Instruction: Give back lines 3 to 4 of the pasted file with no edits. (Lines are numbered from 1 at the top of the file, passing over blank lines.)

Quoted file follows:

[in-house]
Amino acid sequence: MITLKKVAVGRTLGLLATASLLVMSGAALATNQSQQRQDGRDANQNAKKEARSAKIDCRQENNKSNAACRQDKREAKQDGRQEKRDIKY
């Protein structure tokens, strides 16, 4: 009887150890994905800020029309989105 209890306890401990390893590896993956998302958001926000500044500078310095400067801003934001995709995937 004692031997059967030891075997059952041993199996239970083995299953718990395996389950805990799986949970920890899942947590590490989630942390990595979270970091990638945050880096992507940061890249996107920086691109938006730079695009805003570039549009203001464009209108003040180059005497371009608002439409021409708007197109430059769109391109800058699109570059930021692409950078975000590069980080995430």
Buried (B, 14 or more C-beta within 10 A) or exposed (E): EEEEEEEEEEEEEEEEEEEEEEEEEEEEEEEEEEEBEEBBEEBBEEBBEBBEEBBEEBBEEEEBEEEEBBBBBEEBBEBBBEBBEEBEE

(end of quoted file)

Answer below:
């Protein structure tokens, strides 16, 4: 009887150890994905800020029309989105 209890306890401990390893590896993956998302958001926000500044500078310095400067801003934001995709995937 004692031997059967030891075997059952041993199996239970083995299953718990395996389950805990799986949970920890899942947590590490989630942390990595979270970091990638945050880096992507940061890249996107920086691109938006730079695009805003570039549009203001464009209108003040180059005497371009608002439409021409708007197109430059769109391109800058699109570059930021692409950078975000590069980080995430």
Buried (B, 14 or more C-beta within 10 A) or exposed (E): EEEEEEEEEEEEEEEEEEEEEEEEEEEEEEEEEEEBEEBBEEBBEEBBEBBEEBBEEBBEEEEBEEEEBBBBBEEBBEBBBEBBEEBEE